Critical Section


Two-Party Politics

Sunday,  01/04/04  12:58 PM

Do you think the U.S. two-party system is optimal?  I don't.  It would be great if there were more points of view represented, more opportunity for candidates with a unique perspective which don't naturally fit into either mainstream party.

The biggest problem with the two-party system is exemplified by the current debates among Democratic presidential candidates over "who is the most electable".  The implication is that any Democrat capable of defeating George Bush in 2004 is better than any other candidate who is not.  The most important thing, in other words, is for a Democrat to win, not who they are, or what they think, or what they propose to do if elected.  This is quintissential two-party thinking, and it works against any innovation.

If you agree, you might ask "what can be done?"  The basic problem is that U.S. elections are won by a majority vote.  In order to win, you have a have a majority.  If there are small parties who have views which differ significantly from either of the two dominant parties, there is virtually no chance their candidates can get elected, because of the "majority wins" characteristic.  One way around this is to have proportional representation.  If there are ten representatives for a given {city, district, county, state}, instead of dividing the {city, district, county, state} into ten regions, with a representative for each region elected by majority vote, let people make ten votes for ten candidates.  The top ten candidates receiving votes win.  This way even a minority candidate with a strong following can be elected.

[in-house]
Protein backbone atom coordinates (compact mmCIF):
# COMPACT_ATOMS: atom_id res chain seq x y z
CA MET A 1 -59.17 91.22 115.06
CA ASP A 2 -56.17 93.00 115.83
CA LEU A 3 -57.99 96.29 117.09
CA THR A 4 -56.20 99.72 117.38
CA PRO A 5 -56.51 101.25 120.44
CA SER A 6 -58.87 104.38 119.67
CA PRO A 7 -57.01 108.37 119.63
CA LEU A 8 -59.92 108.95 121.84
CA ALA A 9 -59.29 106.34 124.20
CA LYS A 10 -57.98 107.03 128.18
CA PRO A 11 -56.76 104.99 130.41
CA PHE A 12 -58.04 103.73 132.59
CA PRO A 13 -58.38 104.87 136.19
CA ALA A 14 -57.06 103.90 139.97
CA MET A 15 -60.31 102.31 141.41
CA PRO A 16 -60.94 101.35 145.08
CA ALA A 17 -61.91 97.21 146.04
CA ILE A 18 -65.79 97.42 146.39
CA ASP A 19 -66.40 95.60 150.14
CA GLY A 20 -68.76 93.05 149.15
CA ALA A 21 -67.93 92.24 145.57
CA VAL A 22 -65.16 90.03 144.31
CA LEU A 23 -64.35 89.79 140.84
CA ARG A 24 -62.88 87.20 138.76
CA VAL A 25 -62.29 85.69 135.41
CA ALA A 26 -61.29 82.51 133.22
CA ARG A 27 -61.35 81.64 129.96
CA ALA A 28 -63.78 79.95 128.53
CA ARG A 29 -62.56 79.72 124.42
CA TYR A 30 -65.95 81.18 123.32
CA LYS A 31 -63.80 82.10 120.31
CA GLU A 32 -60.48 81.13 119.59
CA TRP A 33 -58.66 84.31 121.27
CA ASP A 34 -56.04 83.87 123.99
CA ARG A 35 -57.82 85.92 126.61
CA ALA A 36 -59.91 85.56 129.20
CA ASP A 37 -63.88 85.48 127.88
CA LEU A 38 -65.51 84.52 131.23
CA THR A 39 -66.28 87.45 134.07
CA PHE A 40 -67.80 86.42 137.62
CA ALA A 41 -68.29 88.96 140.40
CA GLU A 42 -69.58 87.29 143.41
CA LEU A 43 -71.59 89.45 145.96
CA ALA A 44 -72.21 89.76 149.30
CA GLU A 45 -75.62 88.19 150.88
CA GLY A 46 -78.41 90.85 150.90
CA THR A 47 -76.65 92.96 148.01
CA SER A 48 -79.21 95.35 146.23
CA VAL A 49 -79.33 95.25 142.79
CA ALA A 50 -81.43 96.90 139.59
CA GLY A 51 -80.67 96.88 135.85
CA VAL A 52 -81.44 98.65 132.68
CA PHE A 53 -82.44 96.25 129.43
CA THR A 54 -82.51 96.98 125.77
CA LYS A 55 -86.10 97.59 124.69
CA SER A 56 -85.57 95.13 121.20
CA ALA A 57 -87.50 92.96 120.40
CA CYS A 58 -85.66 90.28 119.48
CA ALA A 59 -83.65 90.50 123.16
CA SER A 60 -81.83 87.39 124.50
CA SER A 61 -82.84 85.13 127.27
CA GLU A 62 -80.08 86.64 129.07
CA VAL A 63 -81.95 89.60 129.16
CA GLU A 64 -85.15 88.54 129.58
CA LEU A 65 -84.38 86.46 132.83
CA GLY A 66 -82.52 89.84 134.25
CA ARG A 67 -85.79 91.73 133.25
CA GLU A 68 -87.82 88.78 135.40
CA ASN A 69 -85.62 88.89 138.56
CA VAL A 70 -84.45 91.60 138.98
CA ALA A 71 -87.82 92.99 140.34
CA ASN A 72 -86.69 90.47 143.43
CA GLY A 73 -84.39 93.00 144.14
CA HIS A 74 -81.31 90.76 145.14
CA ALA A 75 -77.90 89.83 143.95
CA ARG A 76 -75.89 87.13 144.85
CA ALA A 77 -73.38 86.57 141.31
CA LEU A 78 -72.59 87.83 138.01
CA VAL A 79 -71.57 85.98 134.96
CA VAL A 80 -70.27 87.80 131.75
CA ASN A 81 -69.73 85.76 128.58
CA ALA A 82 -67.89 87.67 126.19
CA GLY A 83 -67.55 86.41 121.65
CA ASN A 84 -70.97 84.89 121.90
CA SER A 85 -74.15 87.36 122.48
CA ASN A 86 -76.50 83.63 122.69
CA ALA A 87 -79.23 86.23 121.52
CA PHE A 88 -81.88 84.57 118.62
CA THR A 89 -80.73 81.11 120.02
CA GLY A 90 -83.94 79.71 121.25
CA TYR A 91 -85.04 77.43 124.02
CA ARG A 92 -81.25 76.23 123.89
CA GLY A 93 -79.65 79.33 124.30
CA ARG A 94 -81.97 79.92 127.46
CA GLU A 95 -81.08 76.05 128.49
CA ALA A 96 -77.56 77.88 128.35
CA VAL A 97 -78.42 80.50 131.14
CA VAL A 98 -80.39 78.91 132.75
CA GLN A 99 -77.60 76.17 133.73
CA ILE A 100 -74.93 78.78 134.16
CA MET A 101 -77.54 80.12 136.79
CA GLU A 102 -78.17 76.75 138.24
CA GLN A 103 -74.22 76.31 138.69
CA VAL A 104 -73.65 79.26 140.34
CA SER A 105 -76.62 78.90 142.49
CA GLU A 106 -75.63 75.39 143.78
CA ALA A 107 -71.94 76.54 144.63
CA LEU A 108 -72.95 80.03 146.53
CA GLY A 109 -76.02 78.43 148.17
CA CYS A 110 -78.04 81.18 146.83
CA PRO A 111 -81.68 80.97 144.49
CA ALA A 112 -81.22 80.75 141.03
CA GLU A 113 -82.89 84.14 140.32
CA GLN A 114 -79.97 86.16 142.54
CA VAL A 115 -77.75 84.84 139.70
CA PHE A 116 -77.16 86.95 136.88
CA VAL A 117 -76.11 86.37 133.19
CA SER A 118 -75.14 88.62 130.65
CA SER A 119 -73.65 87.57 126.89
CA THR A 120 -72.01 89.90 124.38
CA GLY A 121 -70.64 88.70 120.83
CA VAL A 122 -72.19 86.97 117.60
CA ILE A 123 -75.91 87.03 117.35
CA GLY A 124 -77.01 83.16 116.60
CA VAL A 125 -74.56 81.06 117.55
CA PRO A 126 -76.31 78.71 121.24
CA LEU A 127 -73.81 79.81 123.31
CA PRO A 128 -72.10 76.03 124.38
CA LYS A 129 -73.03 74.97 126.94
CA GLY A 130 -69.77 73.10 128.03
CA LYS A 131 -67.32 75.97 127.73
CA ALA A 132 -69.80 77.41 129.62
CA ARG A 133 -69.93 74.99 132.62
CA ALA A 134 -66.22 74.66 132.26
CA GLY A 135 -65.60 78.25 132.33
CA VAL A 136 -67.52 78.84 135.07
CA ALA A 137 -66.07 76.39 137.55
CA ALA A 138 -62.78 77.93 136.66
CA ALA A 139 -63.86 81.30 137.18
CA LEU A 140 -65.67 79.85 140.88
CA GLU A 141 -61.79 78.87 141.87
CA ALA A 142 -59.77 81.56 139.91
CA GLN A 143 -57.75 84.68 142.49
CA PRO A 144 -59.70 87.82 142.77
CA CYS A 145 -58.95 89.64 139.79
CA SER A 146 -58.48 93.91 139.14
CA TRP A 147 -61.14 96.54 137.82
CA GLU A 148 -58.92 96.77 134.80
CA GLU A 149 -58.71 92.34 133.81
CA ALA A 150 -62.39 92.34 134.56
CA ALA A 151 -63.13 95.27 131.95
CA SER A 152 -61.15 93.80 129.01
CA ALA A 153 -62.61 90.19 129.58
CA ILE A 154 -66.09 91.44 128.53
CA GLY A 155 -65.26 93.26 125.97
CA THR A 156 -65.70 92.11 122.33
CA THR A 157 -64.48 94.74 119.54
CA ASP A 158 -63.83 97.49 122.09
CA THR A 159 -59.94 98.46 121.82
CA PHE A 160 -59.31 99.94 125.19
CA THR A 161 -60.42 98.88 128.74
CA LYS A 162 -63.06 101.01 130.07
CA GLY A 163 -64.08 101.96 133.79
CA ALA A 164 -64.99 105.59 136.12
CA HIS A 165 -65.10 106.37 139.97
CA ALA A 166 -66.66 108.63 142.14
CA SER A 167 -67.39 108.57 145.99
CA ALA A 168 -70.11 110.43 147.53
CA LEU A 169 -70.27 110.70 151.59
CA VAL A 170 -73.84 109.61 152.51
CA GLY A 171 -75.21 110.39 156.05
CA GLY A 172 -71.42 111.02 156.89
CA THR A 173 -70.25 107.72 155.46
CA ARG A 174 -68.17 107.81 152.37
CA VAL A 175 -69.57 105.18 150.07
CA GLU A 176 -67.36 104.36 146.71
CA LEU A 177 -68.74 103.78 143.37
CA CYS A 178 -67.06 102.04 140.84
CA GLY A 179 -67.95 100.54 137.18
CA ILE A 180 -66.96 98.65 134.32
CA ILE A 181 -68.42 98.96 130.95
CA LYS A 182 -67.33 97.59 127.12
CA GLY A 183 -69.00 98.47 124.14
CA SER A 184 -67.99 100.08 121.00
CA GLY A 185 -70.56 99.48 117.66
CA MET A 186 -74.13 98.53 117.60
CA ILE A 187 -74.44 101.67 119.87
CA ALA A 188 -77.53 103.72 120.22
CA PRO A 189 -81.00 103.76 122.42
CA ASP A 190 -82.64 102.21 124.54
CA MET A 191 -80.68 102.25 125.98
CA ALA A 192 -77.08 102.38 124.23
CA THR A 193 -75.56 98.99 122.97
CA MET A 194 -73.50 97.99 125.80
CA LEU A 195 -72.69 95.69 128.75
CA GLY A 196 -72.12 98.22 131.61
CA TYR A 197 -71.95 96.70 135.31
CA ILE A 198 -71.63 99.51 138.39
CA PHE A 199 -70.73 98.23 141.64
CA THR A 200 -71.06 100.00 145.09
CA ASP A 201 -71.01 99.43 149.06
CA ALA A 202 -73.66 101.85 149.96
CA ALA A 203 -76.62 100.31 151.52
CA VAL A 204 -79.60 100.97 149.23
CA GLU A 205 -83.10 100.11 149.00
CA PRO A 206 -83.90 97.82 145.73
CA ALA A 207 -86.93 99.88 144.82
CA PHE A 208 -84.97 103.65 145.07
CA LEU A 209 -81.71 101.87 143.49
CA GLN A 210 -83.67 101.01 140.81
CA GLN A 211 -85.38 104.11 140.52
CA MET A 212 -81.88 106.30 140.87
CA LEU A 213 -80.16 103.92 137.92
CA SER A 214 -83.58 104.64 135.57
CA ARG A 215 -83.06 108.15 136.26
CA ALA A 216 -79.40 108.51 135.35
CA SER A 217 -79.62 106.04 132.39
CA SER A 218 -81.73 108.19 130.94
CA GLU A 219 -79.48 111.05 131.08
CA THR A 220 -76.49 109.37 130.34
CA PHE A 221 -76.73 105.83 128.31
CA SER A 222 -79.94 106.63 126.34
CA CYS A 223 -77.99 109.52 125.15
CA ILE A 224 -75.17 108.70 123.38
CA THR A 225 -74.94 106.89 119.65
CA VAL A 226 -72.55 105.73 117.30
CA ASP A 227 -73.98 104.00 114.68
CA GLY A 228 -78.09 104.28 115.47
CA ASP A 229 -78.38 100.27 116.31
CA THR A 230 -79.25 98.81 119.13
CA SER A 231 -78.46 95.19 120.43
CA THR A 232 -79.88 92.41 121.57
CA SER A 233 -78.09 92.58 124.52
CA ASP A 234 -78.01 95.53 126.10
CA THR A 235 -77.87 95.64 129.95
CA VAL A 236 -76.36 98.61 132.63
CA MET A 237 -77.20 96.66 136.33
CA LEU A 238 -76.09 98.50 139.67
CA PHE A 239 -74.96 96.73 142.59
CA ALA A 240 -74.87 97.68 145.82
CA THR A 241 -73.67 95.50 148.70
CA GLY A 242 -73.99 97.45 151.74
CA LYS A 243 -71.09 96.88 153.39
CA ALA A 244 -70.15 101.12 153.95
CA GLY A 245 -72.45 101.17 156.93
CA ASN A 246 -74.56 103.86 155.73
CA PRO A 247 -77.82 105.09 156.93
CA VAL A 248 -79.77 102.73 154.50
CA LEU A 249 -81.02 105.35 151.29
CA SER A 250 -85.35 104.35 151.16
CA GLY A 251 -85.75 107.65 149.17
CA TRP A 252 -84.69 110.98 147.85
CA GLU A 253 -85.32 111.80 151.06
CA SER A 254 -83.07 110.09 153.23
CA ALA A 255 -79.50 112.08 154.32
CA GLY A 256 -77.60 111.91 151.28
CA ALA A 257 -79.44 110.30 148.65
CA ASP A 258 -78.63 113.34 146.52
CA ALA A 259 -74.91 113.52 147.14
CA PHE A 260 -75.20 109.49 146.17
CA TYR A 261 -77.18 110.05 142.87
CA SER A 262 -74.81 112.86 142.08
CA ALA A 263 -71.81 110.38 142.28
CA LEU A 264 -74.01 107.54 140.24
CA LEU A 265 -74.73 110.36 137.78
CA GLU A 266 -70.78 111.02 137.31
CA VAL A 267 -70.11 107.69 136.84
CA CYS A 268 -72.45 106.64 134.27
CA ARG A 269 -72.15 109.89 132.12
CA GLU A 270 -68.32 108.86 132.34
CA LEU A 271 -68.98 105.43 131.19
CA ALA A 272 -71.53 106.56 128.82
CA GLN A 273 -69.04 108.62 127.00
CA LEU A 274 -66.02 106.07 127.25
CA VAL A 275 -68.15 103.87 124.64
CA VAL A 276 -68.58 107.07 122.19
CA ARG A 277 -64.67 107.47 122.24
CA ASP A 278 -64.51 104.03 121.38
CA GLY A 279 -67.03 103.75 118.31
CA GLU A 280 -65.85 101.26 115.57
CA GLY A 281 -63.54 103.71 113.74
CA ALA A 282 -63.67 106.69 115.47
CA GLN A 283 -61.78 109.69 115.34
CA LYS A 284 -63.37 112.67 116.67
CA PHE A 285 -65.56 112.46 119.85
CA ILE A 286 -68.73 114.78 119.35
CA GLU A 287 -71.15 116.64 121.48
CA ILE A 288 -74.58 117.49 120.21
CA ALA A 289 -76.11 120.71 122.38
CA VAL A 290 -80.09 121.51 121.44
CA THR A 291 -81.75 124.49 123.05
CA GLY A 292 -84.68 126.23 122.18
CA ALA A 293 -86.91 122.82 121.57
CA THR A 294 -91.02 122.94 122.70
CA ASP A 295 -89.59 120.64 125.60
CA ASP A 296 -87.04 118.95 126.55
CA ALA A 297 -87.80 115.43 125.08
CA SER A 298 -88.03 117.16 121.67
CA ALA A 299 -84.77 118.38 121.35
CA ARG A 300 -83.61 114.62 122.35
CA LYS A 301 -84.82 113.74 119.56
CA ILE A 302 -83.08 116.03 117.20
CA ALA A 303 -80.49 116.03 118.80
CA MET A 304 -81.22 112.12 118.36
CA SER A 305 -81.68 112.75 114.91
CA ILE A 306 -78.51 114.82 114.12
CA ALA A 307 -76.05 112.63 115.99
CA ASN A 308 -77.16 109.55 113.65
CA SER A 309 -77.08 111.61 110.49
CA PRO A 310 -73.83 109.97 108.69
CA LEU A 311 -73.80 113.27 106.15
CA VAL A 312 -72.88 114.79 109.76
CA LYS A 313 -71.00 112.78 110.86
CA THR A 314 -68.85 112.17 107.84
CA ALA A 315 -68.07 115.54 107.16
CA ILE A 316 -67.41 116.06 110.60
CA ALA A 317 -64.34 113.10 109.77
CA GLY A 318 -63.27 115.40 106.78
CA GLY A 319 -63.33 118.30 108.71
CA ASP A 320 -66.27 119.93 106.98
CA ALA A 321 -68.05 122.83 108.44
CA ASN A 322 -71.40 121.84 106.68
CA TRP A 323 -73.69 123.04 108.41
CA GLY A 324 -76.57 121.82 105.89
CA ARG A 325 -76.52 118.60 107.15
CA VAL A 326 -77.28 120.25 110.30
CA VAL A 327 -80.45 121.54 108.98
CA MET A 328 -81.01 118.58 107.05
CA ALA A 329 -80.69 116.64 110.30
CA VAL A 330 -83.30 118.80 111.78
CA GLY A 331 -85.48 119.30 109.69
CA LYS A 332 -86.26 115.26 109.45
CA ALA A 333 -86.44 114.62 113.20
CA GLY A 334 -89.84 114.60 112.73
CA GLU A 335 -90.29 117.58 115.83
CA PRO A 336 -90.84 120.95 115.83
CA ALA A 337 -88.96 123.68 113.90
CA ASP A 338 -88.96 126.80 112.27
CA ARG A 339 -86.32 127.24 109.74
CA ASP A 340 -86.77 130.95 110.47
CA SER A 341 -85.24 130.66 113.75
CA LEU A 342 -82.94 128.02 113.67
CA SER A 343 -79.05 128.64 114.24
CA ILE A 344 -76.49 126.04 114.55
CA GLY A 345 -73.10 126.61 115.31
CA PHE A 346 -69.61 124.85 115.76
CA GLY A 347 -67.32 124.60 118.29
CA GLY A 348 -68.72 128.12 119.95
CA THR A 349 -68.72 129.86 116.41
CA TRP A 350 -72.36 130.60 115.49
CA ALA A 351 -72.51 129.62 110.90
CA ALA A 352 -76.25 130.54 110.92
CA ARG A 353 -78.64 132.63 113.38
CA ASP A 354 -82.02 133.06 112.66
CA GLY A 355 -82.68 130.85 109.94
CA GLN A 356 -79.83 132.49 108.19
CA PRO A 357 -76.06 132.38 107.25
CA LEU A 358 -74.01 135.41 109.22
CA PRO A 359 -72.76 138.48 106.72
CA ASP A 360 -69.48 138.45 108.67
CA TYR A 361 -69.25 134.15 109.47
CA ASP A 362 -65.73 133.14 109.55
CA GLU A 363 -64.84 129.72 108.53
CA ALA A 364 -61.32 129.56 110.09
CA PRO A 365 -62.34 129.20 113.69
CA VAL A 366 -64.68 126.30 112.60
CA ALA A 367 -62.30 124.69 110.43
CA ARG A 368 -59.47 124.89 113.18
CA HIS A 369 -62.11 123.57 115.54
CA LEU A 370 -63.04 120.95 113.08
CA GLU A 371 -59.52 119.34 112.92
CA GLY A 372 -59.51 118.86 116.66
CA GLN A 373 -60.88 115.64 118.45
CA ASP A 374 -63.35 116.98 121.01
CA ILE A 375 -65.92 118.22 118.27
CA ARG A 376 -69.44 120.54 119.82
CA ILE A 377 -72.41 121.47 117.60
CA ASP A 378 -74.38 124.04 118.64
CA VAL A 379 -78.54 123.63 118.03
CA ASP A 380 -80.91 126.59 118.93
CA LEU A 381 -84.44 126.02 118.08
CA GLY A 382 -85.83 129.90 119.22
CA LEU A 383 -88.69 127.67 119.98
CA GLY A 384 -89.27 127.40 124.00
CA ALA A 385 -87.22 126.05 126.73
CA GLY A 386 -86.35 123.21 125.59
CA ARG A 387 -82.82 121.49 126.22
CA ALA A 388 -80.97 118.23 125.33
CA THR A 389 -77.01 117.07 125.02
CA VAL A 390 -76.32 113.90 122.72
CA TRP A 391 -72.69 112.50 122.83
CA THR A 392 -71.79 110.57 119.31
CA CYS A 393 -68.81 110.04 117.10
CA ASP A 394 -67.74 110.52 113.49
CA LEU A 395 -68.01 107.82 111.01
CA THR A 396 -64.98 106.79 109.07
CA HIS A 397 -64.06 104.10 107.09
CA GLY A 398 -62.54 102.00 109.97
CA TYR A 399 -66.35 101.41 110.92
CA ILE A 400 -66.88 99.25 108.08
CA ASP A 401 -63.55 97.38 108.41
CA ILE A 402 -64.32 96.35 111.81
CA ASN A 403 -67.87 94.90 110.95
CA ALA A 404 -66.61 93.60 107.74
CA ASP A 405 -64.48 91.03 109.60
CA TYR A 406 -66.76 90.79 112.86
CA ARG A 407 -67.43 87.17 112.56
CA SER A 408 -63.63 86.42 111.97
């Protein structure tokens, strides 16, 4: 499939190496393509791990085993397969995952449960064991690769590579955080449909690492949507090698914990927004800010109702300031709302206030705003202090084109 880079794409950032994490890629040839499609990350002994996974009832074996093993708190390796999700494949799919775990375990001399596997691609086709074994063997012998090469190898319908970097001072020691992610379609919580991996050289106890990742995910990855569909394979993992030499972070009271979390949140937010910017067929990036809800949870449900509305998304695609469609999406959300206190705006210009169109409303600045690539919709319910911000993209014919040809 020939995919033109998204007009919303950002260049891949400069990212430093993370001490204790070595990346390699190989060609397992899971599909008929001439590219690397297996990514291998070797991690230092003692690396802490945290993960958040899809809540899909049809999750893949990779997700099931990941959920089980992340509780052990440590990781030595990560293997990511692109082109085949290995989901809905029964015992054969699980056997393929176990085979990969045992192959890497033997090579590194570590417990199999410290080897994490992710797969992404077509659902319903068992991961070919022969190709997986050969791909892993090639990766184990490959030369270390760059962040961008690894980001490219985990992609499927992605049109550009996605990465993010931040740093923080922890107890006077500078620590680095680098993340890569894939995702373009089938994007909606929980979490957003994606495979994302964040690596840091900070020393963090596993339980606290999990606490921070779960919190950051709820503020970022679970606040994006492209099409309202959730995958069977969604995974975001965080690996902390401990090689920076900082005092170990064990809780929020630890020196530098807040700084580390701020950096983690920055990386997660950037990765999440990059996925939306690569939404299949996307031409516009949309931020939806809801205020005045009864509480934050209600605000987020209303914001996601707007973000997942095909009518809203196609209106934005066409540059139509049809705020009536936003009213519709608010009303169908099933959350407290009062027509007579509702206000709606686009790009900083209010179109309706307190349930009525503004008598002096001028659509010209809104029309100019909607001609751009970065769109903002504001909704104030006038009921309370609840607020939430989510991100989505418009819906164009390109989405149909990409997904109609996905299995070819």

This idea also prevents gerrymandering, which has gone completely out of control in many states.

This idea also helps under-represented minorities such as racial, ethnic, or social groups to get representation.

If this proportional voting were used to select electors for the electoral college, don't you think we'd have a much wider range of candidates running?  Candidates would be free to think and say and propose policy according to what they actually believe, instead of pandering to their party's "middle" in order to get elected.

Well, it was just a thought :)

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